Electrical resistance

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Electromagnetism
Electricity · Magnetism

The electrical resistance of an object (or material) is a measure of the degree to which the object opposes an electric current passing through it. Discovered by Georg Ohm in 1827,[1] electrical resistance shares some conceptual parallels with the mechanical notion of friction. The SI unit of electrical resistance is the ohm, symbolized as Ω. The reciprocal quantity of electrical resistance is electrical conductance, measured in Siemens.

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The resistance of an object determines the amount of current through the object for a given potential difference (voltage) across the object. Thus, electrical resistance is equal to the ratio of voltage divided by electric current. For a wide variety of materials and conditions, the electrical resistance does not depend on the amount of current passing through the object or the amount of voltage across the object. In other words, the resistance R is constant for a given material.

A 750-kΩ resistor, as identified by its electronic color code. An ohmmeter may be used to verify this value.

Ohm's law

The mathematical equation of Ohm's law may be written as:

R = \frac{V}{I}

where

R is the resistance of the object, measured in Ohms, equivalent to Js/C2
V is the potential difference across the object, measured in Volts
I is the current through the object, measured in Amperes

The ratio of voltage divided by electric current is also called the chordal resistance.

Resistance of a conductor

DC resistance

As long as the current density is totally uniform, the DC resistance R of a conductor of regular cross-section can be computed as

R = {\ell \cdot \rho \over A} \,

where

is the length of the conductor, measured in meters
A is the cross-sectional area, measured in square meters
ρ (Greek: rho) is the electrical resistivity (also called specific electrical resistance) of the material, measured in Ohm • meter. Resistivity is a measure of the material's ability to oppose electric current.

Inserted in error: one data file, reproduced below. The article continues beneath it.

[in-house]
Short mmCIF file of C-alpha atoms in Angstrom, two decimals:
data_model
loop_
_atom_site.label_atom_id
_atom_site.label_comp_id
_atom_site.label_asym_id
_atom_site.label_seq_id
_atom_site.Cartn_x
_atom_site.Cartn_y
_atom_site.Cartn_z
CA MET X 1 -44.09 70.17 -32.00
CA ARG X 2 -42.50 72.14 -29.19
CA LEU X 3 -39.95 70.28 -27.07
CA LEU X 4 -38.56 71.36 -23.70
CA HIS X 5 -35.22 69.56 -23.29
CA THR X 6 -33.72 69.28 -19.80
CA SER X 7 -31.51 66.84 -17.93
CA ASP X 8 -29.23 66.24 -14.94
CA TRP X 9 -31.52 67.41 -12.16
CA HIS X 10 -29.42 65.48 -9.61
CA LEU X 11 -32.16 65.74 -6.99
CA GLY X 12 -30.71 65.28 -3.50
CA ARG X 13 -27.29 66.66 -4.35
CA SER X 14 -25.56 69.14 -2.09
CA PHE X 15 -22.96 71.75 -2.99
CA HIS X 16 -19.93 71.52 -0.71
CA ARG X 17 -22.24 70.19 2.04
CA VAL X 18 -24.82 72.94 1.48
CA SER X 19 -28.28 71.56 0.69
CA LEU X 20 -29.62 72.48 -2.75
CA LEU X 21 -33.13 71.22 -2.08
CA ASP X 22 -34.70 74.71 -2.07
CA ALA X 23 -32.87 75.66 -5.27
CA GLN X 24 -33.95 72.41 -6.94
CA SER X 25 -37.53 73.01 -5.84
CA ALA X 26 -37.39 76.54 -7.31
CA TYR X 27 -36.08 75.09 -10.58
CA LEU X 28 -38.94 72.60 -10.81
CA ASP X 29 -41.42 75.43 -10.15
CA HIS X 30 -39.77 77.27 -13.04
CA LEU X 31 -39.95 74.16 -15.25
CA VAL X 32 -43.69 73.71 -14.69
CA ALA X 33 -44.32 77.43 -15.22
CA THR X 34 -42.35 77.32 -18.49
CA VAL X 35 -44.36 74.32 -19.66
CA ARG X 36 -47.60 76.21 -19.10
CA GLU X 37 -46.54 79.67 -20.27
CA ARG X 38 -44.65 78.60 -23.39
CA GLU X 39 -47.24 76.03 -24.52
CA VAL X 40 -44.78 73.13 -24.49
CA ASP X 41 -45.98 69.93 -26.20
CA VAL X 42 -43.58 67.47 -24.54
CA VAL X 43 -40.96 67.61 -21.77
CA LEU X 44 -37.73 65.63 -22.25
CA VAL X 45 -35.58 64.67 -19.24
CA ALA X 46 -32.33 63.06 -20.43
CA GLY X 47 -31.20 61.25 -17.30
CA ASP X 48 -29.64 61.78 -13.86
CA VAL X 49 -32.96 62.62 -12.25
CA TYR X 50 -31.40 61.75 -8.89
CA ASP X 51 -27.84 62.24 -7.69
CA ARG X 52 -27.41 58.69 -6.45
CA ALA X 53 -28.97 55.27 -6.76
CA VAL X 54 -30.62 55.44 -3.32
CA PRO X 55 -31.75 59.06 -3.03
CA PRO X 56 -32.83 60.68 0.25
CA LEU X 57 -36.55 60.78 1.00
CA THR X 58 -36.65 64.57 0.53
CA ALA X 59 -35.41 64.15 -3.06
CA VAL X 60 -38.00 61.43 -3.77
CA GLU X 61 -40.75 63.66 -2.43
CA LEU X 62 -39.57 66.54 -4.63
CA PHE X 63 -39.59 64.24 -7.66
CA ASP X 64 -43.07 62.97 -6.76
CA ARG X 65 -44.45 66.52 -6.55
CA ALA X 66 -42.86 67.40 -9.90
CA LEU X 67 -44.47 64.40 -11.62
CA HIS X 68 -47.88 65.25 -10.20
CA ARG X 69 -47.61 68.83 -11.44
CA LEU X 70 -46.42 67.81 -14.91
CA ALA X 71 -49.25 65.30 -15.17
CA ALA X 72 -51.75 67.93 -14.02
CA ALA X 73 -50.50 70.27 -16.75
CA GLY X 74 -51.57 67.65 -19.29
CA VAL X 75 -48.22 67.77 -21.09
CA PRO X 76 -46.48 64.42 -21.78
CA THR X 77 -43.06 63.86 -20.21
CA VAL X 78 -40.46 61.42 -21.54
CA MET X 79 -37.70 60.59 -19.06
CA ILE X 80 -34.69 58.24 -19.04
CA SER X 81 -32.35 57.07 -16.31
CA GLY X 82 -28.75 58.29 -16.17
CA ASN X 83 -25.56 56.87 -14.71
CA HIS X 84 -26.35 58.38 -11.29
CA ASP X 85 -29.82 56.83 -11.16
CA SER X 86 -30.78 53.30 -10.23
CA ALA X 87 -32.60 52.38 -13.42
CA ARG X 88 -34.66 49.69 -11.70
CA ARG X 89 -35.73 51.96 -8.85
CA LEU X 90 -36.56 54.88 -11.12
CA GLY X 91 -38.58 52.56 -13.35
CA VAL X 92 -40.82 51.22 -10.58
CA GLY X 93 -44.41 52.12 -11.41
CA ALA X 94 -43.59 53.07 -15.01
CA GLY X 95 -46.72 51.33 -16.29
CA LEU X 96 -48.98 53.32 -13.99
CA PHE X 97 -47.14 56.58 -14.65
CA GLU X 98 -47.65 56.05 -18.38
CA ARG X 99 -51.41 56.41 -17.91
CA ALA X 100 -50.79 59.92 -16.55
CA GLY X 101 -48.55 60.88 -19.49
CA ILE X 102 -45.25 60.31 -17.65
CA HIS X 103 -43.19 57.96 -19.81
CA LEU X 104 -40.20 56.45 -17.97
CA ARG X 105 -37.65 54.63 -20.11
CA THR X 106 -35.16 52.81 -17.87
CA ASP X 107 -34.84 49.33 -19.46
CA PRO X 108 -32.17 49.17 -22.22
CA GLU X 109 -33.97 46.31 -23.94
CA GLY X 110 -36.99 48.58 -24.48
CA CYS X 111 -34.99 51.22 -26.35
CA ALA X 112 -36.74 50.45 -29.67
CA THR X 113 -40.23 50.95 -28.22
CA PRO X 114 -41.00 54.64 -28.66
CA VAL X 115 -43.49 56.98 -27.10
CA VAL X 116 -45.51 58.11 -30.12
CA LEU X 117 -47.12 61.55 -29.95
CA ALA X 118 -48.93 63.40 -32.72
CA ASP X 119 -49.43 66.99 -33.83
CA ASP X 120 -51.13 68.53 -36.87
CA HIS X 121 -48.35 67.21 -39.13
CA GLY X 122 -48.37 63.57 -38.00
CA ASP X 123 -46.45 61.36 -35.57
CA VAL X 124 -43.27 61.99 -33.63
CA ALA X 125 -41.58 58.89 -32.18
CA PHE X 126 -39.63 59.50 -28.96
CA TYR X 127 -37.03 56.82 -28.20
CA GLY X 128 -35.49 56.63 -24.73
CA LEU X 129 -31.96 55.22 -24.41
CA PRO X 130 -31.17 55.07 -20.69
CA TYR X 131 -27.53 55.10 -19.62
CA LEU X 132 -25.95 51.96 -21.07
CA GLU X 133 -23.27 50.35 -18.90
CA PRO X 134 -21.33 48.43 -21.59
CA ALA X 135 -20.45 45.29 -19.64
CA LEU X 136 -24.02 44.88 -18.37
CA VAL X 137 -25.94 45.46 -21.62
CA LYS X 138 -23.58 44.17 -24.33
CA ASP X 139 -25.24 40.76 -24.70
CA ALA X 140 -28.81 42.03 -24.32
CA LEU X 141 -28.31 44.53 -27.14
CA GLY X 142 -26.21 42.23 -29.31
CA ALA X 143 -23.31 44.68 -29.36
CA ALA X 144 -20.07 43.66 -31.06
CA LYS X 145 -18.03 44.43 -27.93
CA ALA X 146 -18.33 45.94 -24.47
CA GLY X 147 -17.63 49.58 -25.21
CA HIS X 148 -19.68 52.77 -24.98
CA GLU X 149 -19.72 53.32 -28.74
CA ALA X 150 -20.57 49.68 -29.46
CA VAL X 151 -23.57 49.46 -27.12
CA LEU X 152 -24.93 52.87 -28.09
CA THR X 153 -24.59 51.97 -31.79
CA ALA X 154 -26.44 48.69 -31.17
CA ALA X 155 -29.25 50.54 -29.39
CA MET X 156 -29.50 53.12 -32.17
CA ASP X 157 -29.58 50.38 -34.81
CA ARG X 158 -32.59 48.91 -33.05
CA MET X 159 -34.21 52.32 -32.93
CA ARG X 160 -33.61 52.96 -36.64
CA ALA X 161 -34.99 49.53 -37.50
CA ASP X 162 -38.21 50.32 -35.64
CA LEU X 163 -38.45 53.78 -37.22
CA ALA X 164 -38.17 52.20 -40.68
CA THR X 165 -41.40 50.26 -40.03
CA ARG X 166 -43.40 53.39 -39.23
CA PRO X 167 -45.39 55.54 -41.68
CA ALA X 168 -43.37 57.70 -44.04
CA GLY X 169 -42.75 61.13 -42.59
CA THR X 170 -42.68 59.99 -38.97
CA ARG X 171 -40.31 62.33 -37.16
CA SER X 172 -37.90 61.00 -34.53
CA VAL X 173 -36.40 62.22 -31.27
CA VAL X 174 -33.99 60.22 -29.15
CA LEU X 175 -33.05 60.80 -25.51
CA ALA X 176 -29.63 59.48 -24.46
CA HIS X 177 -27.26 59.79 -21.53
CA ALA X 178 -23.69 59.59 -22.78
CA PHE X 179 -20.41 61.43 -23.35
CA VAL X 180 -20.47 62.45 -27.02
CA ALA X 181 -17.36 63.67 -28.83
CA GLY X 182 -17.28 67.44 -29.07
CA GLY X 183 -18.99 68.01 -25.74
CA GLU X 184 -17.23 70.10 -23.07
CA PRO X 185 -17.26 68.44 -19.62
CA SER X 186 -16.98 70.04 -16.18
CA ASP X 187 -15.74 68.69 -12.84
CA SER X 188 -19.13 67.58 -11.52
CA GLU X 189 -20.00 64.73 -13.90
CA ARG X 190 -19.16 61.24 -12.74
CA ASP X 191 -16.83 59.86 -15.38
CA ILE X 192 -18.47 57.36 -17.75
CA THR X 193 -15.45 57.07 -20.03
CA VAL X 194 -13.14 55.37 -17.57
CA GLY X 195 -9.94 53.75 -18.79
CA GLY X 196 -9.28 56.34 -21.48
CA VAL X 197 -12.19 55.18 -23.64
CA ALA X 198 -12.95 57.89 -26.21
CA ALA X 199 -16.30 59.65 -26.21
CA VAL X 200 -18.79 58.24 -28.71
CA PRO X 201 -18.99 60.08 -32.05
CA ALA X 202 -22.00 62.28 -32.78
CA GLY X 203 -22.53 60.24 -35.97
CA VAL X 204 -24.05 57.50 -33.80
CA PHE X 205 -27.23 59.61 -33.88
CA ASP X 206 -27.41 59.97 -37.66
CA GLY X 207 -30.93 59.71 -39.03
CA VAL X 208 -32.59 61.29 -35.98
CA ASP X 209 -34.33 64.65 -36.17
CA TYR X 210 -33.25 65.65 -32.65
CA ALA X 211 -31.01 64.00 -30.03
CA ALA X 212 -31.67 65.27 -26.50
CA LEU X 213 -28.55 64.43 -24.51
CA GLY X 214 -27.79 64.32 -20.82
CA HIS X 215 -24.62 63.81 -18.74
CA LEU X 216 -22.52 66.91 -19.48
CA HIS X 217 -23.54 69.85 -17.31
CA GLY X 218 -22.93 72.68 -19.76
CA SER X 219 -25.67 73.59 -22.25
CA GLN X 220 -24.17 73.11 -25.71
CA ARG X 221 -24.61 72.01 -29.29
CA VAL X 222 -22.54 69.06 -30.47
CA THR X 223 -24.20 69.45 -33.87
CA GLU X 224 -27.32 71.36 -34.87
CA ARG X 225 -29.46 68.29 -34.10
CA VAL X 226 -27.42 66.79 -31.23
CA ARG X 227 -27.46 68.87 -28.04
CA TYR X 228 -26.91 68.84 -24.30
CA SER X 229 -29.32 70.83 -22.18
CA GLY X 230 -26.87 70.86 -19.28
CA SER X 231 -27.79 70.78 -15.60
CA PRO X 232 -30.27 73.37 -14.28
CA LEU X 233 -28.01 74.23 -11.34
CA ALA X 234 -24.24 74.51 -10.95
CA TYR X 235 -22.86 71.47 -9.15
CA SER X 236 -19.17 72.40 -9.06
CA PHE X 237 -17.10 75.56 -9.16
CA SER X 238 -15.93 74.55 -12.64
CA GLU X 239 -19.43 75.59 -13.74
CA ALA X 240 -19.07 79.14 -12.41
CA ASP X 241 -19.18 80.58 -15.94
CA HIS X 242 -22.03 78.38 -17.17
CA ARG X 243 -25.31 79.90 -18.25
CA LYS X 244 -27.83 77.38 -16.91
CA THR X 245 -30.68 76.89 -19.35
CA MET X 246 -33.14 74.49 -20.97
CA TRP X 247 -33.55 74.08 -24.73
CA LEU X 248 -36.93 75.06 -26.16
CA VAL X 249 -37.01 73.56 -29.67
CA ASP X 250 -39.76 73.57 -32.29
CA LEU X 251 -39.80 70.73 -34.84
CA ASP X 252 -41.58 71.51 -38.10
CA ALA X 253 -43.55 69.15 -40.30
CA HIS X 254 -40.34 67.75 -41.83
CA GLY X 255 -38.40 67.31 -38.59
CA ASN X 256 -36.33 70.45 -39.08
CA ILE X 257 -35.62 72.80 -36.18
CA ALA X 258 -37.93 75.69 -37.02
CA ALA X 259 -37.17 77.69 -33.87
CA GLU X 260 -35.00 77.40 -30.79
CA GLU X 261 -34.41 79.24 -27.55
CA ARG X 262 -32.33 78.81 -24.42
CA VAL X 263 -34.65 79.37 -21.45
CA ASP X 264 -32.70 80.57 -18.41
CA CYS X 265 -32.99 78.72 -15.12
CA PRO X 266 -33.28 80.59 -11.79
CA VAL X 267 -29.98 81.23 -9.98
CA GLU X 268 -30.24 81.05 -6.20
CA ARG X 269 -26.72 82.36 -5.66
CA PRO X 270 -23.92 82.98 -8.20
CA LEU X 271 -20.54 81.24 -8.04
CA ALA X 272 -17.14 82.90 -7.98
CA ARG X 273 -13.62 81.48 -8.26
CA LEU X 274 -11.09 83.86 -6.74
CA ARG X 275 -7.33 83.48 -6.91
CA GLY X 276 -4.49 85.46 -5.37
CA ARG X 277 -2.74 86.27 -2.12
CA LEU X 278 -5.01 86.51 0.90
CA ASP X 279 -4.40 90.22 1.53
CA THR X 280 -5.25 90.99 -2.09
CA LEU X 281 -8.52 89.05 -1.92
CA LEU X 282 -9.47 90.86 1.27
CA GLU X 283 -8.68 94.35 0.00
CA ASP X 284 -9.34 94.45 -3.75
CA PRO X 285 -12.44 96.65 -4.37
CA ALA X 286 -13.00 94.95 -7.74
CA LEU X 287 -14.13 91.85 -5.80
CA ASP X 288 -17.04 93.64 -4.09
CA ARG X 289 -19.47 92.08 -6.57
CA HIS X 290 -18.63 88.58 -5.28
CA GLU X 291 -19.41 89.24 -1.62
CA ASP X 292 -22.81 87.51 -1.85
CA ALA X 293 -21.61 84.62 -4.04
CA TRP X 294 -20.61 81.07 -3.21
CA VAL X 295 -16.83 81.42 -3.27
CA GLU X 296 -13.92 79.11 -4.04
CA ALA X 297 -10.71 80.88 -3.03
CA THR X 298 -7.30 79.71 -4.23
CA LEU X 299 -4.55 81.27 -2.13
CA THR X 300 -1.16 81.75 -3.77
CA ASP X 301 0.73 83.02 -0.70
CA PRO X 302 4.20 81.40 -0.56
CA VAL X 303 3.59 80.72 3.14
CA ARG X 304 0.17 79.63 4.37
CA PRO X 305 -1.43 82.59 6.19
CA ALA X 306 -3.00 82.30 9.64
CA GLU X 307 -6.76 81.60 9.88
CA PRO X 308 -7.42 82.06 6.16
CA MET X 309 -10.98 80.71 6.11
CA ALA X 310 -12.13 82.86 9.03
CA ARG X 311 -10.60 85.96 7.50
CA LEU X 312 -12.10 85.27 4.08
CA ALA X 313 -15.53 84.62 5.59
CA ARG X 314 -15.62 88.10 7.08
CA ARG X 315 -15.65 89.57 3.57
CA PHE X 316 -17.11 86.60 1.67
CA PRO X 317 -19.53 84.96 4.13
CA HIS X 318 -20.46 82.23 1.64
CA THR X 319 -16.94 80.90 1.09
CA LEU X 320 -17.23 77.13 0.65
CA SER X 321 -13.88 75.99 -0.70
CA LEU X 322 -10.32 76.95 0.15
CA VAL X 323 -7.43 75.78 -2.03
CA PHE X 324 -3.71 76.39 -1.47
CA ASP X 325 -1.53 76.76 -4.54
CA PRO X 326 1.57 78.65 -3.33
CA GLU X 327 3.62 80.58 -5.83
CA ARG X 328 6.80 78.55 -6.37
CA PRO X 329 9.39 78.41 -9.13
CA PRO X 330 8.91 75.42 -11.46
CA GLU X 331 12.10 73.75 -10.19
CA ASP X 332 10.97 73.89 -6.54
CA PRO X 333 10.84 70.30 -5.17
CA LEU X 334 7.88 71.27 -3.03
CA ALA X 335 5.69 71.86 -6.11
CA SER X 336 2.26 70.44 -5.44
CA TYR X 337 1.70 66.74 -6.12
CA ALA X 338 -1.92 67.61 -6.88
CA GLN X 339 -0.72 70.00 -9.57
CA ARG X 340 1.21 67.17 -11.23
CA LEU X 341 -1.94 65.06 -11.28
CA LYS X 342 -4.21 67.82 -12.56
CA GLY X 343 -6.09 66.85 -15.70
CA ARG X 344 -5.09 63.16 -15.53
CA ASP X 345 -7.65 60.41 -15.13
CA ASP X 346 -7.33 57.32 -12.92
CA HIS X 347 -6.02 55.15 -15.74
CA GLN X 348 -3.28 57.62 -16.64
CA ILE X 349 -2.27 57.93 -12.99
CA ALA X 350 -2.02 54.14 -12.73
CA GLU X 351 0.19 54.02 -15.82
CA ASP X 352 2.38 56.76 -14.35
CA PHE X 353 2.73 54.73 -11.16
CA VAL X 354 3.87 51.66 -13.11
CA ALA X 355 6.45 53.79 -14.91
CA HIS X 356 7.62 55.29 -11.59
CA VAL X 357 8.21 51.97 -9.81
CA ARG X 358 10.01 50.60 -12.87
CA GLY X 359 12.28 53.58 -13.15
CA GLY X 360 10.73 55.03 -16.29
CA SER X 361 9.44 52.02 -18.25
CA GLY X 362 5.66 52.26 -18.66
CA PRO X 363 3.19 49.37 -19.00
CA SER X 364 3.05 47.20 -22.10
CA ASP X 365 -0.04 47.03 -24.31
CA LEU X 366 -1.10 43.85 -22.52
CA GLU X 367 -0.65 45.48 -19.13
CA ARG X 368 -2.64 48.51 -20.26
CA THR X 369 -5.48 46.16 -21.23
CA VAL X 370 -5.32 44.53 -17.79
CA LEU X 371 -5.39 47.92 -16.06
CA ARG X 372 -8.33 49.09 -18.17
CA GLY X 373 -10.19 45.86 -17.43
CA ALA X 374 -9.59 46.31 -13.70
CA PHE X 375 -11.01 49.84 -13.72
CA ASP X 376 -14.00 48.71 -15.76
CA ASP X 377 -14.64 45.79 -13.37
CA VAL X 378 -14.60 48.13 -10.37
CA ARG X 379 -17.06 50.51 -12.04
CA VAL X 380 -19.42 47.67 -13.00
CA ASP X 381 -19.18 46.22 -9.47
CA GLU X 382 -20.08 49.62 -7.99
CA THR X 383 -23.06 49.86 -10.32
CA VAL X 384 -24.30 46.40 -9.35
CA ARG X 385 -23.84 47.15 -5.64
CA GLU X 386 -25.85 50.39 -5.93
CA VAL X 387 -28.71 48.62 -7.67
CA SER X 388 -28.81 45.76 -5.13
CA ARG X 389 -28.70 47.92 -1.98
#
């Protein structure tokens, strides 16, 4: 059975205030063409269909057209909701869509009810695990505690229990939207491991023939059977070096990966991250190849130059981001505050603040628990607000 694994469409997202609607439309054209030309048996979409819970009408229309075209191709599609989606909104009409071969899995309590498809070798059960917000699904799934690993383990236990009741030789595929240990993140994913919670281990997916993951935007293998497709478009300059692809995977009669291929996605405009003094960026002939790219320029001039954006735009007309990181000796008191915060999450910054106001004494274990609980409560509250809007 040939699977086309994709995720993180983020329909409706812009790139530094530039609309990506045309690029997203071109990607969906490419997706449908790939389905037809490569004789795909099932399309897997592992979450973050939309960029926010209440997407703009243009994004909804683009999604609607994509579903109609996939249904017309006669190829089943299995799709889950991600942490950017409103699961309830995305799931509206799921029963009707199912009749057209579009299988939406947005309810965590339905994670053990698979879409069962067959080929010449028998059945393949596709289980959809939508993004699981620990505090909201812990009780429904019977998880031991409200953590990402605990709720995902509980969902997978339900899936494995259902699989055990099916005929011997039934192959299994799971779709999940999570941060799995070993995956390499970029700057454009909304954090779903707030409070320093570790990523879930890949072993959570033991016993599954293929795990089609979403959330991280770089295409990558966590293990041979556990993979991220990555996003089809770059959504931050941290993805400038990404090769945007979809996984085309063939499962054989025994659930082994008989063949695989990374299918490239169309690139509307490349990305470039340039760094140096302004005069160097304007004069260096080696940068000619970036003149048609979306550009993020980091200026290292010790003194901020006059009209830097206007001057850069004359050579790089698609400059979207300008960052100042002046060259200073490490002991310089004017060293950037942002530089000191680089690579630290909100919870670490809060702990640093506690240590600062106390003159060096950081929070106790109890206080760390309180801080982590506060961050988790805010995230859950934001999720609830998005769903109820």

For practical reasons, almost any connections to a real conductor will almost certainly mean the current density is not totally uniform. However, this formula still provides a good approximation for long thin conductors such as wires.

AC resistance

If a wire conducts high-frequency alternating current then the effective cross sectional area of the wire is reduced because of the skin effect. This causes the wire resistance to increase at a rate of 10dB/decade for wire radius much greater than skin depth.

In a conductor close to others, the actual resistance is higher than that predicted by the skin effect because of the proximity effect.

Causes of resistance

In metals

A metal consists of a lattice of atoms, each with a shell of electrons. This can also be known as a positive ionic lattice. The outer electrons are free to dissociate from their parent atoms and travel through the lattice, creating a 'sea' of electrons, making the metal a conductor. When an electrical potential difference (a voltage) is applied across the metal, the electrons drift from one end of the conductor to the other under the influence of the electric field.

Near room temperatures, the thermal motion of ions is the primary source of scattering of electrons (due to destructive interference of free electron wave on non-correlating potentials of ions), and is thus the prime cause of metal resistance. Imperfections of lattice also contribute into resistance, although their contribution in pure metals is negligible.